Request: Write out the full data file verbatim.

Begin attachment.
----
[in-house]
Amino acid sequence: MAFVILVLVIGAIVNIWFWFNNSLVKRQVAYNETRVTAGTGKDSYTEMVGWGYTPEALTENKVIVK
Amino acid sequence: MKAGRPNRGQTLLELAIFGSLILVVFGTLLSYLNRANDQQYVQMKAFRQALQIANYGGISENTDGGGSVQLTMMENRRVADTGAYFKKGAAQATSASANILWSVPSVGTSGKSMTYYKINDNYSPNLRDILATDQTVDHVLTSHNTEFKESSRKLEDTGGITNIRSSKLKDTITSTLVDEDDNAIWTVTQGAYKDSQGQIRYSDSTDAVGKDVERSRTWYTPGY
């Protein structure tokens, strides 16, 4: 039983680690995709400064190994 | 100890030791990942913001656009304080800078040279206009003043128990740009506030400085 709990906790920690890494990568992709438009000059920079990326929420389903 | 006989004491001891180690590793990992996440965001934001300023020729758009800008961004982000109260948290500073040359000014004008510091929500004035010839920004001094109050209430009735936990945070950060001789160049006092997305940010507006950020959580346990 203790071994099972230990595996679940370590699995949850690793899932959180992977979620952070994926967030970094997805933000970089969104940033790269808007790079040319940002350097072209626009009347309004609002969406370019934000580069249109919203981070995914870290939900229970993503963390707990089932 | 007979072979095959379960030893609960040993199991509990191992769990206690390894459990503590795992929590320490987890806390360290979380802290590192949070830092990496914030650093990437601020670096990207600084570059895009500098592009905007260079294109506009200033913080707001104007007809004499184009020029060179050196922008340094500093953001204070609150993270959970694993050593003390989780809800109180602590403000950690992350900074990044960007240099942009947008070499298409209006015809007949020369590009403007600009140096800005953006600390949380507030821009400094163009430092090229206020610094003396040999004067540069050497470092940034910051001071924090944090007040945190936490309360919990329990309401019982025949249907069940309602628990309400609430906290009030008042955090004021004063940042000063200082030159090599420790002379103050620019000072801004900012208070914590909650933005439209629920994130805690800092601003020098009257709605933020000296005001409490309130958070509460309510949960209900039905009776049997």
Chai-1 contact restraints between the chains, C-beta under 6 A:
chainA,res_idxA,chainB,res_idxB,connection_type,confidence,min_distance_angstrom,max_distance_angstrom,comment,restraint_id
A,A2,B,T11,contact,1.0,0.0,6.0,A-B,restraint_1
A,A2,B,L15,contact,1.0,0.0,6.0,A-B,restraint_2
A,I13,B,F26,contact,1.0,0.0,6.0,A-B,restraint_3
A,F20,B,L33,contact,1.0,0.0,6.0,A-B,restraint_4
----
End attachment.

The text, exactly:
[in-house]
Amino acid sequence: MAFVILVLVIGAIVNIWFWFNNSLVKRQVAYNETRVTAGTGKDSYTEMVGWGYTPEALTENKVIVK
Amino acid sequence: MKAGRPNRGQTLLELAIFGSLILVVFGTLLSYLNRANDQQYVQMKAFRQALQIANYGGISENTDGGGSVQLTMMENRRVADTGAYFKKGAAQATSASANILWSVPSVGTSGKSMTYYKINDNYSPNLRDILATDQTVDHVLTSHNTEFKESSRKLEDTGGITNIRSSKLKDTITSTLVDEDDNAIWTVTQGAYKDSQGQIRYSDSTDAVGKDVERSRTWYTPGY
């Protein structure tokens, strides 16, 4: 039983680690995709400064190994 | 100890030791990942913001656009304080800078040279206009003043128990740009506030400085 709990906790920690890494990568992709438009000059920079990326929420389903 | 006989004491001891180690590793990992996440965001934001300023020729758009800008961004982000109260948290500073040359000014004008510091929500004035010839920004001094109050209430009735936990945070950060001789160049006092997305940010507006950020959580346990 203790071994099972230990595996679940370590699995949850690793899932959180992977979620952070994926967030970094997805933000970089969104940033790269808007790079040319940002350097072209626009009347309004609002969406370019934000580069249109919203981070995914870290939900229970993503963390707990089932 | 007979072979095959379960030893609960040993199991509990191992769990206690390894459990503590795992929590320490987890806390360290979380802290590192949070830092990496914030650093990437601020670096990207600084570059895009500098592009905007260079294109506009200033913080707001104007007809004499184009020029060179050196922008340094500093953001204070609150993270959970694993050593003390989780809800109180602590403000950690992350900074990044960007240099942009947008070499298409209006015809007949020369590009403007600009140096800005953006600390949380507030821009400094163009430092090229206020610094003396040999004067540069050497470092940034910051001071924090944090007040945190936490309360919990329990309401019982025949249907069940309602628990309400609430906290009030008042955090004021004063940042000063200082030159090599420790002379103050620019000072801004900012208070914590909650933005439209629920994130805690800092601003020098009257709605933020000296005001409490309130958070509460309510949960209900039905009776049997």
Chai-1 contact restraints between the chains, C-beta under 6 A:
chainA,res_idxA,chainB,res_idxB,connection_type,confidence,min_distance_angstrom,max_distance_angstrom,comment,restraint_id
A,A2,B,T11,contact,1.0,0.0,6.0,A-B,restraint_1
A,A2,B,L15,contact,1.0,0.0,6.0,A-B,restraint_2
A,I13,B,F26,contact,1.0,0.0,6.0,A-B,restraint_3
A,F20,B,L33,contact,1.0,0.0,6.0,A-B,restraint_4